Market Sector: Partnership targets world’s most advanced maritime spatial database

The world’s most advanced maritime spatial database – that’s the target of a collaboration between The Baltic Exchange and GeoSpock, a Cambridge-based big data company.

The two sides announced their partnership in August, with Baltic Exchange CEO Mark Jackson saying: “As our market embraces digital technologies, the Baltic is in a unique position to facilitate the industry’s digital growth. To achieve this, it is imperative that we adopt and utilise the most advanced technology and develop the most holistic database available to our industry. 

“The database we are building with GeoSpock will act as a hub of information that can be constantly added to and improved on, but more importantly, interacted with. We believe it will set a global standard for a stronger data strategy in the shipping industry.”

Talking to SMI, Richard Baker, GeoSpock CEO, inevitably pointed out that “in shipping we are battling against an industry which has been slow to change”. However, he said, the new partnership will “set a gold standard for the industry to follow”.

The new data repository will provide a “critical resource” for the vast range of datasets emerging from the industry – starting with a specific focus on global maritime air emissions.

GeoSpock says that by capturing and analysing a vast amount of data, the initiative has the capability to improve the industry and make the world less polluted. A new maritime air emissions data repository will initially focus on dry bulk, liquid bulk and container shipping. By gathering and analysing data on maritime air emissions, The Baltic Exchange could have a meaningful role in how the industry is reducing its carbon footprint, said Mr Baker.

GeoSpock’s relationship with The Baltic Exchange started when the company opened an office in Singapore a year ago. “We started a conversation the Singapore Exchange and hence The Baltic Exchange, and they fundamentally started to look at the broader digitalisation journey,” he said. “The question was: what would it take to build a maritime data hub and effectively get a lot of this data into one central depositary, enabling insights and analytics in the maritime market?”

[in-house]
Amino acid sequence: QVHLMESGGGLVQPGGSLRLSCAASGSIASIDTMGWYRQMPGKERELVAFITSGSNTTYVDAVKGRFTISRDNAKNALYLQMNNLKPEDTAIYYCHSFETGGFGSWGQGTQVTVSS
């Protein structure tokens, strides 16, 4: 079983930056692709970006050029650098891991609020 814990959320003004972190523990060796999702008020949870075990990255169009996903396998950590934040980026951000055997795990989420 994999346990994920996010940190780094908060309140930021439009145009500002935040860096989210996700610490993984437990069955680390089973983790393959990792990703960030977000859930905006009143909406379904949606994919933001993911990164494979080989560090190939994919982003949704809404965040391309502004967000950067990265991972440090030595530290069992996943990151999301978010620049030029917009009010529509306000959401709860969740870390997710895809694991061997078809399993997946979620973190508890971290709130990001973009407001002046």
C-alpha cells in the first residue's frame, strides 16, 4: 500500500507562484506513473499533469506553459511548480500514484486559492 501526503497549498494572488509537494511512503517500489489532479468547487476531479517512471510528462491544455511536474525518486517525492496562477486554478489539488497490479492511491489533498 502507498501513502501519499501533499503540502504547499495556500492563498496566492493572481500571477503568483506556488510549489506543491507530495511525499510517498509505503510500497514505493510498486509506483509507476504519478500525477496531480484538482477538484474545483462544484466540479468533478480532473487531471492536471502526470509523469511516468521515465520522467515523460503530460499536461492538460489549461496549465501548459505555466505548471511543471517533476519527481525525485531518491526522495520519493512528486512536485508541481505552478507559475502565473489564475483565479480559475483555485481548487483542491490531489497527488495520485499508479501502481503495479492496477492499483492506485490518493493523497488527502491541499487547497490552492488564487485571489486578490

Shipping generates huge quantities of data – onboard, in port and through the wider logistics chain – but up to now this data has been isolated in its silos, with no central pool, he points out.

Using AIS as a base layer, GeoSpock wants to build up a picture of the total footprint of 20,000 ships – a “reference layer” from which changes (hopefully improvements) can be measured and monitored.

As well as data specific to shipping emissions such as fuel usage, voyage route and journey time, information such as location and weather will be captured. These datasets will allow the industry to make more informed decisions on clean air initiatives, including optimising trading routes. Companies will be able to analyse and optimise shipping on a global scale, while providing regulators and governments with a new level of transparency, say the partners.

The datasets and data science tools are being designed and built by GeoSpock – its GeoSpock Spatial Big Data platform, built on AWS Cloud, will be able to ingest and provide context to huge quantities of global maritime data provided by Baltic Exchange members and industry participants.